It’s all pret­ty straight­for­ward stuff, start­ing with “use your phone to actu­al­ly be a phone”, mean­ing call a friend or fam­i­ly mem­ber to set up an in per­son get togeth­er rather than scrolling through end­less social media feeds.

Oth­er com­mon sense adjust­ments include look­ing beyond your­self to help by vol­un­teer­ing, resolv­ing to adopt a glass-is-half-full type atti­tude, cul­ti­vat­ing mind­ful­ness, mak­ing dai­ly entries in a grat­i­tude jour­nal, and becom­ing less seden­tary.

(You might also give Dr. San­tos’ Hap­pi­ness Lab pod­cast a go…)

Things to guard against are mea­sur­ing your own hap­pi­ness against the per­ceived hap­pi­ness of oth­ers and “impact bias” — over­es­ti­mat­ing the dura­tion and inten­si­ty of hap­pi­ness that is the expect­ed result of some hot­ly antic­i­pat­ed event, acqui­si­tion or change in social stand­ing.

Below Dr. San­tos gives a tour of the Good Life Cen­ter, an on-cam­pus space that stressed out, social­ly anx­ious stu­dents can vis­it to get help putting some of those re-wire­ment prac­tices into play.

Sign up for Coursera’s 10-week Sci­ence of Well-Being course here.

Relat­ed Con­tent 

The Sci­ence of Well-Being: Take a Free Online Ver­sion of Yale University’s Most Pop­u­lar Course

Free Online Psy­chol­o­gy & Neu­ro­science Cours­es, a sub­set of our col­lec­tion, 1,700 Free Online Cours­es from Top Uni­ver­si­ties

What Are the Keys to Hap­pi­ness? Lessons from a 75-Year-Long Har­vard Study

– Ayun Hal­l­i­day is the Chief Pri­ma­tol­o­gist of the East Vil­lage Inky zine and author, most recent­ly, of Cre­ative, Not Famous: The Small Pota­to Man­i­festo and Cre­ative, Not Famous Activ­i­ty Book. Fol­low her @AyunHalliday.

Death-Cap Mushrooms are Terrifying and Unstoppable: A Wild Animation

Mush­rooms are just­ly cel­e­brat­ed as vir­tu­ous mul­ti­taskers.

They’re food, teach­ers, movie stars, design inspi­ra­tion

…and some, as any­one who’s spent time play­ing or watch­ing The Last of Us can read­i­ly attest, are killers.

Hope­ful­ly we’ve got some time before civ­i­liza­tion is con­quered by zom­bie cordy­ceps.

For now, the ones to watch out for are amani­ta phal­loide, aka death cap mush­rooms.

The pow­er­ful ama­tox­in they har­bor is behind 90 per­cent of mush­room-relat­ed fatal­i­ties world­wide. It caus­es severe liv­er dam­age, lead­ing to bleed­ing dis­or­ders, brain swelling, and mul­ti-organ fail­ure in those who sur­vive. 

A death cap took the life of a three-year-old in British Colum­bia who mis­took one for a tasty straw mush­room on a for­ag­ing expe­di­tion with his fam­i­ly near their apart­ment com­plex.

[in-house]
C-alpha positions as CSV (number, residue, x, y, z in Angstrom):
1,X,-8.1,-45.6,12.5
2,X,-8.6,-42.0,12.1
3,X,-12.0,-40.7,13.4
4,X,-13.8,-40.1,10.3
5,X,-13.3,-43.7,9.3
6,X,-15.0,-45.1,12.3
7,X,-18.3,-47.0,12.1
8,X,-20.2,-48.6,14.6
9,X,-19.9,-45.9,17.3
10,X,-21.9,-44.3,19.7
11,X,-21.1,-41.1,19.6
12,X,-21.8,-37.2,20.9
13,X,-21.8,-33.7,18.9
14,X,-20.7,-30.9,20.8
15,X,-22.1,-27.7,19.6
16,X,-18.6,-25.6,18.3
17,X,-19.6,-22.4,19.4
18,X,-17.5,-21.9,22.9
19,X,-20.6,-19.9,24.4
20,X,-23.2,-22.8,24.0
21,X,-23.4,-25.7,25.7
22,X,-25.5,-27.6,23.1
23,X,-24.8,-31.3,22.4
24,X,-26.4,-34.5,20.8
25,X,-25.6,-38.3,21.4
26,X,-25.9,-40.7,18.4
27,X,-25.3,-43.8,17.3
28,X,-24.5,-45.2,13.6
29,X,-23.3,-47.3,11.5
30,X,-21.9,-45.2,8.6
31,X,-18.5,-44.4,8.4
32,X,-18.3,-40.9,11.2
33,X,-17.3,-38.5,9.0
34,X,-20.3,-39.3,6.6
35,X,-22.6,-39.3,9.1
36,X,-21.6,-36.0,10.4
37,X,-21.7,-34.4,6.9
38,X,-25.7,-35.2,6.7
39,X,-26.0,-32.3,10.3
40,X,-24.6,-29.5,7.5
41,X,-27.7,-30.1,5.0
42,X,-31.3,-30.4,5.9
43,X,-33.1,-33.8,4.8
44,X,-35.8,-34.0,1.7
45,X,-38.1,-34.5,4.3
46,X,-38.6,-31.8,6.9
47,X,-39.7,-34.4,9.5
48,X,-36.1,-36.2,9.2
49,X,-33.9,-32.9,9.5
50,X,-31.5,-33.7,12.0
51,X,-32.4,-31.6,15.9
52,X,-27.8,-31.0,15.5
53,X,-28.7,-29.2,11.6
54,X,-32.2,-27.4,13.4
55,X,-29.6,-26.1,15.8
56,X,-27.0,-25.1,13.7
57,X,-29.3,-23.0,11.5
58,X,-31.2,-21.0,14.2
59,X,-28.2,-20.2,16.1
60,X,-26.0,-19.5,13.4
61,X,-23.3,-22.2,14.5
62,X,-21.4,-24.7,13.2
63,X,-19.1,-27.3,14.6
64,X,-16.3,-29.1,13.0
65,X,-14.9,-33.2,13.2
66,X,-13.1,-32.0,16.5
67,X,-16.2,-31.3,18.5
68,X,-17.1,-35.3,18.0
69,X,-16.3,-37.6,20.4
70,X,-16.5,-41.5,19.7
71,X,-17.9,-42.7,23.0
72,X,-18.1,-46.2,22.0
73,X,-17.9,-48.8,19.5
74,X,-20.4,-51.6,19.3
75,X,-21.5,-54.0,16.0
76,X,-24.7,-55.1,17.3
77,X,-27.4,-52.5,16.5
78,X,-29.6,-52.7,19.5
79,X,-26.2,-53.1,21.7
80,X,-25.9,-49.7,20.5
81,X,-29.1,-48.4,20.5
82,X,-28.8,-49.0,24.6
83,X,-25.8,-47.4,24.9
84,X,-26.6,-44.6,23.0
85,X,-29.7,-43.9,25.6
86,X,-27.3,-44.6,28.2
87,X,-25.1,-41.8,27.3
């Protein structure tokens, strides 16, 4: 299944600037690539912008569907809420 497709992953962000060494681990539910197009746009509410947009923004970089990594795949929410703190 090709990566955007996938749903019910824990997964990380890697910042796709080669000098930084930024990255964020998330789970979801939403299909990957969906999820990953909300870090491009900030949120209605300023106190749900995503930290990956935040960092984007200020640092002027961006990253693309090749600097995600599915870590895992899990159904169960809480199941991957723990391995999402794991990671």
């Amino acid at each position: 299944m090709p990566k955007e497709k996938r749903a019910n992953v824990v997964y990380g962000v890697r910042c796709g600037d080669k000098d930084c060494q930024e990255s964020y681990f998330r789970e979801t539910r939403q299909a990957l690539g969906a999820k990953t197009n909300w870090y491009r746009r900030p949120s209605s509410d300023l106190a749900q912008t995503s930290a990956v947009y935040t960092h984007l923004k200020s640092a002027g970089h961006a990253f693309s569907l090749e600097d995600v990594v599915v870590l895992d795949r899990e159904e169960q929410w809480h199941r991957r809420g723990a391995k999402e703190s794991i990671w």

In Mel­bourne, a pot pie that test­ed pos­i­tive for death caps result­ed in the deaths of three adults, and sent a fourth to the hos­pi­tal in crit­i­cal con­di­tion.

As the ani­ma­tors feast on mush­rooms’ lim­it­less visu­al appeal in the above episode of The Atlantic’s Life Up Close series, author Craig Childs deliv­ers some sober­ing news:

We did it to our­selves. Humans are the ones who’ve enabled death caps to spread so far beyond their native habi­tats in Scan­di­navia and parts of north­ern Europe, where the poi­so­nous fun­gi feed on the root tips of decid­u­ous trees, spring­ing up around their hosts in tidy fairy rings.

When oth­er coun­tries import these trees to beau­ti­fy their city streets, the death caps, whose frag­ile spores are inca­pable of trav­el­ing long dis­tances when left to their own devices, tag along.

They have sprout­ed in the Pacif­ic North­west near import­ed sweet chest­nuts, beech­es, horn­beams, lin­dens, red oaks, and Eng­lish oaks, and oth­er host species.

As bio­chemist Paul Kroeger, cofounder of the Van­cou­ver Myco­log­i­cal Soci­ety, explained in a 2019 arti­cle Childs penned for the Atlantic, the inva­sive death caps aren’t pop­ping up in deeply wood­ed areas. 

Rather, they are set­tling into urban neigh­bor­hoods, fre­quent­ly in the grass strips bor­der­ing side­walks. When Childs accom­pa­nied Krueger on his rounds, the first of two dozen death caps dis­cov­ered that day were found in front of a house fes­tooned with Hal­loween dec­o­ra­tions. 

Now that they have estab­lished them­selves, the death caps can­not be roust­ed. No longer mere tourists, they’ve been seen mak­ing the jump to native oaks in Cal­i­for­nia and West­ern Cana­da.

Childs also notes that death caps are no longer a North Amer­i­can prob­lem:

They have spread world­wide where for­eign trees have been intro­duced into land­scap­ing and forestry prac­tices: North and South Amer­i­ca, New Zealand, Aus­tralia, South and East Africa, and Mada­gas­car. In Can­ber­ra, Aus­tralia, in 2012, an expe­ri­enced Chi­nese-born chef and his assis­tant pre­pared a New Year’s Eve din­ner that includ­ed, unbe­knownst to them, local­ly gath­ered death caps. Both died with­in two days, wait­ing for liv­er trans­plants; a guest at the din­ner also fell ill, but sur­vived after a suc­cess­ful trans­plant.

For­agers should pro­ceed with extreme cau­tion.

Relat­ed Con­tent 

The Beau­ti­ful­ly Illus­trat­ed Atlas of Mush­rooms: Edi­ble, Sus­pect and Poi­so­nous (1827)

A Stun­ning, Hand-Illus­trat­ed Book of Mush­rooms Drawn by an Over­looked 19th Cen­tu­ry Female Sci­en­tist

Alger­ian Cave Paint­ings Sug­gest Humans Did Mag­ic Mush­rooms 9,000 Years Ago

– Ayun Hal­l­i­day is the Chief Pri­ma­tol­o­gist of the East Vil­lage Inky zine and author, most recent­ly, of Cre­ative, Not Famous: The Small Pota­to Man­i­festo and Cre­ative, Not Famous Activ­i­ty Book. Fol­low her @AyunHalliday.